Summer 2011

Classic Bookshelf

Continuing our celebration of the Guild's 75th anniversary for the years 1945 - 1965, we've collected some of the most interesting books about directors and the era.

Tough as Nails: The Life and Films of Richard Brooks
By Douglass K. Daniel

Tough as Nails: The Life and Films of Richard Brooks by Douglass K. DanielIn recent years writer-director Richard Brooks has been making frequent, noisy walk-on appearances in other people's biographies, picking fights, yelling, being fantastically rude and abrasive, and prompting this reader many times to think, "Wow, I want to read his biography." Well, here it is, and it delivers. Not only do we get the very best/worst of Brooks' incredibly irascible on-set personality, we get to see beyond the barking autocrat and observe what several friends and co-workers call "the mischievous twinkle in his eye," which suggested that the other stuff was maybe all a nervous put-on. More important, author Douglass K. Daniel is cleareyed in his assessment of the enduring value and power of Brooks' best work. He discerns a director-writer who was state-of-the-art modern when he started out in 1945, but ended up an emblem of old-fashioned studio filmmaking, despite still inspiring young filmmakers with new work as late as his landmark docudrama In Cold Blood in 1967. He was an angry, working-class autodidact, a driven workaholic unsuited to family life, and a liberal-minded on-set tyrant who nonetheless inspired an abiding fondness among those who knew him well. Daniel depicts Brooks as a self-taught writer whose background in journalism and immersion in world literature determined the range of his concerns as a director. Thus we get the crusading-liberal tone of smaller-scale movies such as Deadline U.S.A. (1952), Blackboard Jungle (1955), and In Cold Blood along with logistically challenging—and not always successful—big-budget adaptations of literary masterpieces such as The Brothers Karamazov (1958) and Lord Jim (1965). His work remained politically alert and combative to the end (one unrealized late project was to have been a drama based on the 1950 DGA showdown between Cecil B. DeMille and then-Guild president Joseph Mankiewicz), but as a director, he grew to prefer adapting properties to generating original scripts. Dense with recollections from his co-workers and family—with some glaring lapses—including ex-wife Jean Simmons, astute and fair in its judgments, and eager to give Brooks a fair shake, this is the corrective account we have long required.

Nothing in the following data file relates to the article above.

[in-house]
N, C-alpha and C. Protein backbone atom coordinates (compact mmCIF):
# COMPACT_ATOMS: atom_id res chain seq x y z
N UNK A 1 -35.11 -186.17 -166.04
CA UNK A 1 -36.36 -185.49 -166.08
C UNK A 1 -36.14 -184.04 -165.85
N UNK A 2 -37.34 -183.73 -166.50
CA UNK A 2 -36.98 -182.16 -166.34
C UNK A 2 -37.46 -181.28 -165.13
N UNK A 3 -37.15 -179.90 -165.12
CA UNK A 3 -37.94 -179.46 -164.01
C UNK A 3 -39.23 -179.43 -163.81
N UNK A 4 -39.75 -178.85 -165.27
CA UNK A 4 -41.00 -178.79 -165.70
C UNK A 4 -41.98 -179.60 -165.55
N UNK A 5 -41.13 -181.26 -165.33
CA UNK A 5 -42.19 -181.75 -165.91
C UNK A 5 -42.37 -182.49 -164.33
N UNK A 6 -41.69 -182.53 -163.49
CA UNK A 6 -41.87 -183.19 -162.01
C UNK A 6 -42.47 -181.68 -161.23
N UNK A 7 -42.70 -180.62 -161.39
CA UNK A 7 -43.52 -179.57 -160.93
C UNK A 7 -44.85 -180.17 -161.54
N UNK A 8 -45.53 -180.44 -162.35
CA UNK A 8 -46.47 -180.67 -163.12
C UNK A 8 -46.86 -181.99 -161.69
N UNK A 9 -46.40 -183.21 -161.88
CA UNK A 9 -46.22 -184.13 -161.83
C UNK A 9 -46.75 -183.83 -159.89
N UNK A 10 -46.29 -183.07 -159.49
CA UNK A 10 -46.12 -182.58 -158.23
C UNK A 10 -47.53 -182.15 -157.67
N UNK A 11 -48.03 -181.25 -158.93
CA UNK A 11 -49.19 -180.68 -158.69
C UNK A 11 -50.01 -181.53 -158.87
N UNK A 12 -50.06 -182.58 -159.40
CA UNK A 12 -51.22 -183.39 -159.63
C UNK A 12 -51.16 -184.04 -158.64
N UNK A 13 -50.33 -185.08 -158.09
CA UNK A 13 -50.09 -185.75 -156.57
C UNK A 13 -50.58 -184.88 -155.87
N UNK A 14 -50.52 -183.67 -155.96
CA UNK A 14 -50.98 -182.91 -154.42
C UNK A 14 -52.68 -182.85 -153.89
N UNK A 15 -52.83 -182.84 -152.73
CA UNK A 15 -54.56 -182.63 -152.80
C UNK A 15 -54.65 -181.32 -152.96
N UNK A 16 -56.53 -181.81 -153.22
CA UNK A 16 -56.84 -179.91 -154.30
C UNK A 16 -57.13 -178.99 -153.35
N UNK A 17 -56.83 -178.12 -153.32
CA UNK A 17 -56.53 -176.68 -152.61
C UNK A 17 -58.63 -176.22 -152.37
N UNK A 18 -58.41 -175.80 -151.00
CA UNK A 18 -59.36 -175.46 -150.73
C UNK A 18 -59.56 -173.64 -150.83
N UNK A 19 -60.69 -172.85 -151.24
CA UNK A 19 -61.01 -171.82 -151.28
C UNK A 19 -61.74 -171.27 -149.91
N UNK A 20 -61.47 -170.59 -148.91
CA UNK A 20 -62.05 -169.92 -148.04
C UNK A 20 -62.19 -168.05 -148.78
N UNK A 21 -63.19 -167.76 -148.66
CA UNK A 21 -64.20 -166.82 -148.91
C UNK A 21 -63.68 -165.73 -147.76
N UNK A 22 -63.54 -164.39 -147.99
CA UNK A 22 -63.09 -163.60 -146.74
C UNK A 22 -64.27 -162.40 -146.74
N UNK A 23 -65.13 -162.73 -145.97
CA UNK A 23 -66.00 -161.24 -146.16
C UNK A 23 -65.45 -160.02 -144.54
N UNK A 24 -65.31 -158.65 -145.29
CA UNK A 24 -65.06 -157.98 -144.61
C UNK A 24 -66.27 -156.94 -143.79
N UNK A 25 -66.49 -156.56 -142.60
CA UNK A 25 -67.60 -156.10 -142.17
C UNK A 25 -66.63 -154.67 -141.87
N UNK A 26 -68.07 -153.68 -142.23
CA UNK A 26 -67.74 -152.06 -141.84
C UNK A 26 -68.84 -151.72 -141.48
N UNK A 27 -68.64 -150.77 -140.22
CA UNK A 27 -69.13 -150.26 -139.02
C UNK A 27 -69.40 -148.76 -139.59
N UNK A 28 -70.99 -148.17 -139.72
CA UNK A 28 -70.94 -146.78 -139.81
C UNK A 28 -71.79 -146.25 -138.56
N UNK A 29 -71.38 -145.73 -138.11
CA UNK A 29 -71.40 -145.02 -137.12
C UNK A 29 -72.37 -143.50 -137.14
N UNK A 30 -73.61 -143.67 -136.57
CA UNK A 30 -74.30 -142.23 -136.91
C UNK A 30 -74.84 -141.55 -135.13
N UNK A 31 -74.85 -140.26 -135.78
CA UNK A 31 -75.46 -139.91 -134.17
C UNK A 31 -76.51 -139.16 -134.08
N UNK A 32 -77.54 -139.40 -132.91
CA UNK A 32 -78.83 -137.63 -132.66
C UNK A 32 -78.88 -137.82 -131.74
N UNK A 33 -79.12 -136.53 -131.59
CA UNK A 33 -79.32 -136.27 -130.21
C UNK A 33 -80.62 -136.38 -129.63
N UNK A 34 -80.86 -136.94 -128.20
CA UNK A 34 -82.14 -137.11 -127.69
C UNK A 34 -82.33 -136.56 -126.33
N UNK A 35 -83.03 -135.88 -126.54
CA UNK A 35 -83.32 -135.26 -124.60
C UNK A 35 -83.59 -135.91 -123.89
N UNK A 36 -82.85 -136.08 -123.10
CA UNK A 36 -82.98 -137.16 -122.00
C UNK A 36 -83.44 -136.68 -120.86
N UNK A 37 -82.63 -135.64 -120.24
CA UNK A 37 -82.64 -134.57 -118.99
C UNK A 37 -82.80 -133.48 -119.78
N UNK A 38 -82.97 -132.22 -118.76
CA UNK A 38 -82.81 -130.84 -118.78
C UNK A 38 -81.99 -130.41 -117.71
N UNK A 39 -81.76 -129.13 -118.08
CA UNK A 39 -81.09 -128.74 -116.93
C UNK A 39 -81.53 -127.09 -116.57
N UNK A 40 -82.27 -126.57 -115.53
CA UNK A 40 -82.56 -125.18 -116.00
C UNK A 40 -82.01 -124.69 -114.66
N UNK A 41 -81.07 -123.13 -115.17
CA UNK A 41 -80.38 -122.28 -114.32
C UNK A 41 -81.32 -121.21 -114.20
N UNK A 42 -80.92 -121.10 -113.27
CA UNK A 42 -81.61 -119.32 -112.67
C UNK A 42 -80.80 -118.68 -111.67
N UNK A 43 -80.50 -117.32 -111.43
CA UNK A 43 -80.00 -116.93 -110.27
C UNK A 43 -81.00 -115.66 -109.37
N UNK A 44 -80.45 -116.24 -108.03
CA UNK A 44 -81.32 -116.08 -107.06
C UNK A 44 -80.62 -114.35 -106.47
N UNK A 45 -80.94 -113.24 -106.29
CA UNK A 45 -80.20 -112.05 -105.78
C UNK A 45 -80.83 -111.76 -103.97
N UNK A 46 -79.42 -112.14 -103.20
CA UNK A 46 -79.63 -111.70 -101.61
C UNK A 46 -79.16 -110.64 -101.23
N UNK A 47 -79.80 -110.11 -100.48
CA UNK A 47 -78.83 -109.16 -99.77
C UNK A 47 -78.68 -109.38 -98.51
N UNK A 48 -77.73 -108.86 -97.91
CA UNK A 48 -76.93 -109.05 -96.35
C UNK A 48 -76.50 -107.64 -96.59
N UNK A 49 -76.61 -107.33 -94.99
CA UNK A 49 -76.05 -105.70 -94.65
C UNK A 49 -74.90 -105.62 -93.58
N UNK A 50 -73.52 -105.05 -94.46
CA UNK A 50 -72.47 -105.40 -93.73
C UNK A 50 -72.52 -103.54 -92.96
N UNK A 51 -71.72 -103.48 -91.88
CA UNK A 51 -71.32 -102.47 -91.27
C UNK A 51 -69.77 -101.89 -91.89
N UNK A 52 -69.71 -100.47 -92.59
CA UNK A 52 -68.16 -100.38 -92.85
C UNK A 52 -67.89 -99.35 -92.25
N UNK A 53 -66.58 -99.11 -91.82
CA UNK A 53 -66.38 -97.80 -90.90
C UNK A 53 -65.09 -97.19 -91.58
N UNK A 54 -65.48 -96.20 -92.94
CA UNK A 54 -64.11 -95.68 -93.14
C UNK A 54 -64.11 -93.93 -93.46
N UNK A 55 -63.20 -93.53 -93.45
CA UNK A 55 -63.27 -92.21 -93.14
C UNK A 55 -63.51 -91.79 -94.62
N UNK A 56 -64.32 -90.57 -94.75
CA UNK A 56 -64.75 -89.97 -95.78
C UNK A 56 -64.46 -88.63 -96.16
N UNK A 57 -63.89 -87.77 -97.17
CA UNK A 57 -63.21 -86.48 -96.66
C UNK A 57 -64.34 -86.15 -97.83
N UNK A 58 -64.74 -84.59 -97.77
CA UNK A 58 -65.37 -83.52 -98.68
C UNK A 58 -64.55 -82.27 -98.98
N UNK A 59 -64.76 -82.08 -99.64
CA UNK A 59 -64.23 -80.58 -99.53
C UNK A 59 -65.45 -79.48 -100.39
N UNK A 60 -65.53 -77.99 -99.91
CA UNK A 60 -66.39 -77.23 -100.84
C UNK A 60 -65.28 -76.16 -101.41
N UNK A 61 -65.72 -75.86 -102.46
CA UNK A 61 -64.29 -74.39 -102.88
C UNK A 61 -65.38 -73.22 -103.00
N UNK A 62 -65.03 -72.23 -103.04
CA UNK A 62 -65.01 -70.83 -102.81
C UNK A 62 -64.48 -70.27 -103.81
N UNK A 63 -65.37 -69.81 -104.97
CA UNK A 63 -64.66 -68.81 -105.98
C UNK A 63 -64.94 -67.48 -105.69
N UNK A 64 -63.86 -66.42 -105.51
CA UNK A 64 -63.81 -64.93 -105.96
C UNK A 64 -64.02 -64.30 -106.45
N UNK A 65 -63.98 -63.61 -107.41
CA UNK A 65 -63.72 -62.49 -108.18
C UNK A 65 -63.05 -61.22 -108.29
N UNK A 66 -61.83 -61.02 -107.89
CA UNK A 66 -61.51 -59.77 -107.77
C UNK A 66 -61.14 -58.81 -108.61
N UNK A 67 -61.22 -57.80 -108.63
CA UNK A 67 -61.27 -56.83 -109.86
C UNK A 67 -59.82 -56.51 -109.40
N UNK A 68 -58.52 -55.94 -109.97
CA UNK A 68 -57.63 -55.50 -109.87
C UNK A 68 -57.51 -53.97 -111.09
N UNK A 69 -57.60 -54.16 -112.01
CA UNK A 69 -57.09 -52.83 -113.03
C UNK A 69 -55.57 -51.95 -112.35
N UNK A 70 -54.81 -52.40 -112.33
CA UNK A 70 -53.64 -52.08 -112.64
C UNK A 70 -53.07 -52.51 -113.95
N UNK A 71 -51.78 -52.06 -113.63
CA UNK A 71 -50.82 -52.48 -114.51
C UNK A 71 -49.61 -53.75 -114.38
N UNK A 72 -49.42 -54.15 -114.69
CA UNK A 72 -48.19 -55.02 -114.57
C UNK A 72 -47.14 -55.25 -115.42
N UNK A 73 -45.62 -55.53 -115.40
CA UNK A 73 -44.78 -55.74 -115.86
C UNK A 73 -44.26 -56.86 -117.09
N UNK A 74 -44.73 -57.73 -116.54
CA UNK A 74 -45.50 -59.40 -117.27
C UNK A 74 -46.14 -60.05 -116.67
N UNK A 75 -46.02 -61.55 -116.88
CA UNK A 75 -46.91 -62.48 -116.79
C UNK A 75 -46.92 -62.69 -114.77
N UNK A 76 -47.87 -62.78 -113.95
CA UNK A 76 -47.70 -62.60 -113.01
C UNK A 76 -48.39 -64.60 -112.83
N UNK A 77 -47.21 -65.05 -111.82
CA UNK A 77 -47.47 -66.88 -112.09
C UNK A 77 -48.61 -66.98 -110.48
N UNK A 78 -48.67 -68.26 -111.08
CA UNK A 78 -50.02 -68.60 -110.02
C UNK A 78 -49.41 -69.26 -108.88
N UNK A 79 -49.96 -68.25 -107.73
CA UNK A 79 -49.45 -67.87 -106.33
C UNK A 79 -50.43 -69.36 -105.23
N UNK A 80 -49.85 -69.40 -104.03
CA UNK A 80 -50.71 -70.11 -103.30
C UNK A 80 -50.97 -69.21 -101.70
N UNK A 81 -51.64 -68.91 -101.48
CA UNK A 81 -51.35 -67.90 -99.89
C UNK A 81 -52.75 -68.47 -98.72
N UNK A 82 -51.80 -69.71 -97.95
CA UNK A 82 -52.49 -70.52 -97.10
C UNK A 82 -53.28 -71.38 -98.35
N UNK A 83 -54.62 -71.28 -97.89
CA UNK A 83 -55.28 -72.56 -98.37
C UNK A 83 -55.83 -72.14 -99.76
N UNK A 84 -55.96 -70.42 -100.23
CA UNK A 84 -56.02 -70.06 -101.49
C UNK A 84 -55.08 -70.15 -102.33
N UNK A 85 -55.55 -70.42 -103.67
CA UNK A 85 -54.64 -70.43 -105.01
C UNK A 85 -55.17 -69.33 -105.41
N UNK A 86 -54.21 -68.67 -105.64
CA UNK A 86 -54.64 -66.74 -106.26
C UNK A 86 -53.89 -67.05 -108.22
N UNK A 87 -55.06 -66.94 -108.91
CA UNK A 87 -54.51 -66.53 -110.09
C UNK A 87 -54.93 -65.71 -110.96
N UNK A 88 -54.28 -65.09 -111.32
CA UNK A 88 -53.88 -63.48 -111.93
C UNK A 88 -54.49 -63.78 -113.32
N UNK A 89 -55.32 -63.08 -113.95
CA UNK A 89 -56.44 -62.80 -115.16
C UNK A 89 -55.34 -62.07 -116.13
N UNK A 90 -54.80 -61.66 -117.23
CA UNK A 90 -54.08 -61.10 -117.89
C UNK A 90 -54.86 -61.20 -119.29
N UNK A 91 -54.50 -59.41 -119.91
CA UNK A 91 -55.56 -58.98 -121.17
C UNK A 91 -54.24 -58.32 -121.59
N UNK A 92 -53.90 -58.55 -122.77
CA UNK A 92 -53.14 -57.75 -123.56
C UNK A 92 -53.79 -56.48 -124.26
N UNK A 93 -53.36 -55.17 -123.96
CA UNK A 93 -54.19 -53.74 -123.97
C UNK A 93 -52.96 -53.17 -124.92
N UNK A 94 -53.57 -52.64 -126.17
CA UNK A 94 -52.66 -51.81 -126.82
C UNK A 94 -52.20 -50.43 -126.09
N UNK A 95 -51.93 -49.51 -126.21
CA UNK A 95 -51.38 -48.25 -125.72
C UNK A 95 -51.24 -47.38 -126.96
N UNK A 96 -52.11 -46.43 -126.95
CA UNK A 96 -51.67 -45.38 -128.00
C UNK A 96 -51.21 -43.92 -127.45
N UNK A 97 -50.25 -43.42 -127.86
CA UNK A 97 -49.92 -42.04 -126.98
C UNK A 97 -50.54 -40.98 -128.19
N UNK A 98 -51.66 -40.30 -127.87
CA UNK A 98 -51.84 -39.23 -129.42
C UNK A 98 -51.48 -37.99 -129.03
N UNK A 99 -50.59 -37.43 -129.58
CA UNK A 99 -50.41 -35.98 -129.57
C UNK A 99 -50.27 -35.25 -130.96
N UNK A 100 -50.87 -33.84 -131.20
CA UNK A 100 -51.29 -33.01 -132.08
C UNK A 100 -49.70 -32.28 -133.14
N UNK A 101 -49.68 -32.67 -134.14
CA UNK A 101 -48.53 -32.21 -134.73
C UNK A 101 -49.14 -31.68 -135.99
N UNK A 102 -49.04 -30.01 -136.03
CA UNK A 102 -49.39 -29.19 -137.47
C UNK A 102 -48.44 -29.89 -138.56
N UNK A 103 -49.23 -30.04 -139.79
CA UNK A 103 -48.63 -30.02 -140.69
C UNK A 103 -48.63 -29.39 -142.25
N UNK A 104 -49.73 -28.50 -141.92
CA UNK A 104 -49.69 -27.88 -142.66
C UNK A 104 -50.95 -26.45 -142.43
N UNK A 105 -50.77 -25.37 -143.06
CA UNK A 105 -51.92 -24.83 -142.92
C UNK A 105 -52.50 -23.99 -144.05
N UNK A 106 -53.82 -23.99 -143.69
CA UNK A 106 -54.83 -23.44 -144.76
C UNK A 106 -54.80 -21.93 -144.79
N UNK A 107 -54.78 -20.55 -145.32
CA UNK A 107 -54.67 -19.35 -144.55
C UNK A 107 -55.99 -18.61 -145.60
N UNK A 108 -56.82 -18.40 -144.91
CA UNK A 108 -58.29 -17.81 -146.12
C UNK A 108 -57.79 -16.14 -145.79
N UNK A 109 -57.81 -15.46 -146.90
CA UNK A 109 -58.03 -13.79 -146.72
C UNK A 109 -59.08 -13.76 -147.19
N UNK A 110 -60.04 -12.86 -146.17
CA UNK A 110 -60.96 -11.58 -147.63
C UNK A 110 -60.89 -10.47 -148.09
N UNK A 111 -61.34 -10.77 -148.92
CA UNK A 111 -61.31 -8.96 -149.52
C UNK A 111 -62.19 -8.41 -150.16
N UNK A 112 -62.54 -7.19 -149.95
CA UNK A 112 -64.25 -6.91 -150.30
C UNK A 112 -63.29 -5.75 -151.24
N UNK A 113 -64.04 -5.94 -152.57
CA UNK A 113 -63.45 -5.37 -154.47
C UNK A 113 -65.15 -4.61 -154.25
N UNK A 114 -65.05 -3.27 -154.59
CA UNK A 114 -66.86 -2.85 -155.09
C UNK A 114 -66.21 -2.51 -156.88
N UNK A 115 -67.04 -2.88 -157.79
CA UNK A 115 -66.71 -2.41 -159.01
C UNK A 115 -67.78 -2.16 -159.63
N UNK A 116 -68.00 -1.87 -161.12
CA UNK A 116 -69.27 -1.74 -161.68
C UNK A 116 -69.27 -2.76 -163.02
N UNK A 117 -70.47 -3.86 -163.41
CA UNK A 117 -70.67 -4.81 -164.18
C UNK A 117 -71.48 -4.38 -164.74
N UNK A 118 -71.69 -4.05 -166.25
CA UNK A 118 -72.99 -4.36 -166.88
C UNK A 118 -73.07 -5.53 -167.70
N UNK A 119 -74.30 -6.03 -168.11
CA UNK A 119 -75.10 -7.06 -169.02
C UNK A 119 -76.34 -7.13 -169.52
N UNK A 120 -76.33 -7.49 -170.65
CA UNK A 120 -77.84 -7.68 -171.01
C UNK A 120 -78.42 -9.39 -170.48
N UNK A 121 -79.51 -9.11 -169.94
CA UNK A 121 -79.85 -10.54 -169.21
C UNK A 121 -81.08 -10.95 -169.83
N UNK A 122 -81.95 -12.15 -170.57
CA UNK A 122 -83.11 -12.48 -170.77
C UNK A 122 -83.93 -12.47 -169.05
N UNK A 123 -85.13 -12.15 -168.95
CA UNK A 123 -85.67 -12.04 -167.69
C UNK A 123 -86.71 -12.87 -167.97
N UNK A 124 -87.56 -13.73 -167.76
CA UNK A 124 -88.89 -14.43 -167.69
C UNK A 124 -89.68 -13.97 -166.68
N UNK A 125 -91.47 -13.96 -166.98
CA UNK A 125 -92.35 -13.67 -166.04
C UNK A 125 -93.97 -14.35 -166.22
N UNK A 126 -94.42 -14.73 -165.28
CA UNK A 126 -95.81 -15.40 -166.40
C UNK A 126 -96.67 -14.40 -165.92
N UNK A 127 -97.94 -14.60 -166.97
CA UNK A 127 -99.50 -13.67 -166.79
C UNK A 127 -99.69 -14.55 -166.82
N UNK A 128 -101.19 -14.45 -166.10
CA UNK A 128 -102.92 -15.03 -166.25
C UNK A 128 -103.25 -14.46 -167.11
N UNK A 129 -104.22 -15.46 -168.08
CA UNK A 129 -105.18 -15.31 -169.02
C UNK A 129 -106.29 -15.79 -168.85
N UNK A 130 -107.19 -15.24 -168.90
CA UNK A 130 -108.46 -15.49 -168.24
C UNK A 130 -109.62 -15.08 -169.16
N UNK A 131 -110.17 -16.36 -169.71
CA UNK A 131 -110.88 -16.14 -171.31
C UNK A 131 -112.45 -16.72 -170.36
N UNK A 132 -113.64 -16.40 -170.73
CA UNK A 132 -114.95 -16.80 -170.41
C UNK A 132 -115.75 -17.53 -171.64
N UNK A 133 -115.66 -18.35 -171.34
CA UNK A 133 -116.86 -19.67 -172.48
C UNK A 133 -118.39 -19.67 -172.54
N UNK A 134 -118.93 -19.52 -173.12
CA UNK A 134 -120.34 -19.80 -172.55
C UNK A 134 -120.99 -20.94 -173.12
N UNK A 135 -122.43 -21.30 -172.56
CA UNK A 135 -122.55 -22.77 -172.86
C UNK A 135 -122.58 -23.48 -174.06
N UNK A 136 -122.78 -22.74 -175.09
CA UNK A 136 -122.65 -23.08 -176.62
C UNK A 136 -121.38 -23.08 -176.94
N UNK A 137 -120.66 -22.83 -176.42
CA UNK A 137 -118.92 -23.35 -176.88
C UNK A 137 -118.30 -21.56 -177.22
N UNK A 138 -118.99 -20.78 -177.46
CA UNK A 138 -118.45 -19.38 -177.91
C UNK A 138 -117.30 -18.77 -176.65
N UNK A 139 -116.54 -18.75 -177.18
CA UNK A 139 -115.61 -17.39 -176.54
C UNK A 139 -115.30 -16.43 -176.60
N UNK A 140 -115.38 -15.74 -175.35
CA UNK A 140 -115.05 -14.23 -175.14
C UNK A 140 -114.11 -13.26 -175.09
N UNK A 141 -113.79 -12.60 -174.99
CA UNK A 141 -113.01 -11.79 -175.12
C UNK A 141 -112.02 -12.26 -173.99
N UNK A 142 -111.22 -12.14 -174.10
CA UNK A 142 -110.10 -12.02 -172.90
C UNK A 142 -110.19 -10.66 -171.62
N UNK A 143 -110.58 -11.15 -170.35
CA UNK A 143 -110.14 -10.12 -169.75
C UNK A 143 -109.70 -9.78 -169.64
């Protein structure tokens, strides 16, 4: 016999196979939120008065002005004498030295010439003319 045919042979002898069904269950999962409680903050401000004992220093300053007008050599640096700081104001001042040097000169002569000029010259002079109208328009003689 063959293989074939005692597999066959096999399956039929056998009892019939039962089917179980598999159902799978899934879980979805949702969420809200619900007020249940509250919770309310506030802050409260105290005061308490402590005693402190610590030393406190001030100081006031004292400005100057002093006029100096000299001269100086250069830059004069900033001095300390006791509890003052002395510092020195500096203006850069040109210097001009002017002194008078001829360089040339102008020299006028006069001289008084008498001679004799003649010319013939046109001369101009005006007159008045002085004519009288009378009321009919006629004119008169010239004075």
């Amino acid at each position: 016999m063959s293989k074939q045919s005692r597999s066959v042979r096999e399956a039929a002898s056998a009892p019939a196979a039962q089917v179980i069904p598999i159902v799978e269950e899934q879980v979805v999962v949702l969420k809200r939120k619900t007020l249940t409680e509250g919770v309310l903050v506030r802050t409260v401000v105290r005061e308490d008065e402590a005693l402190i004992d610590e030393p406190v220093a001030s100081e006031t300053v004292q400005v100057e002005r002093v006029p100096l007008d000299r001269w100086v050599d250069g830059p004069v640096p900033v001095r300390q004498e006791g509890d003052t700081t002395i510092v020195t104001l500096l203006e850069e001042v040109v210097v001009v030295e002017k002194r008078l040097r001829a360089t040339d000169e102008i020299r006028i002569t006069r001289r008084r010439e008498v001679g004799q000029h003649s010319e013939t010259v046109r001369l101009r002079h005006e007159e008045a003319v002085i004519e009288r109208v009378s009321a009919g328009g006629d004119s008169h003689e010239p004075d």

Review written by John Patterson.


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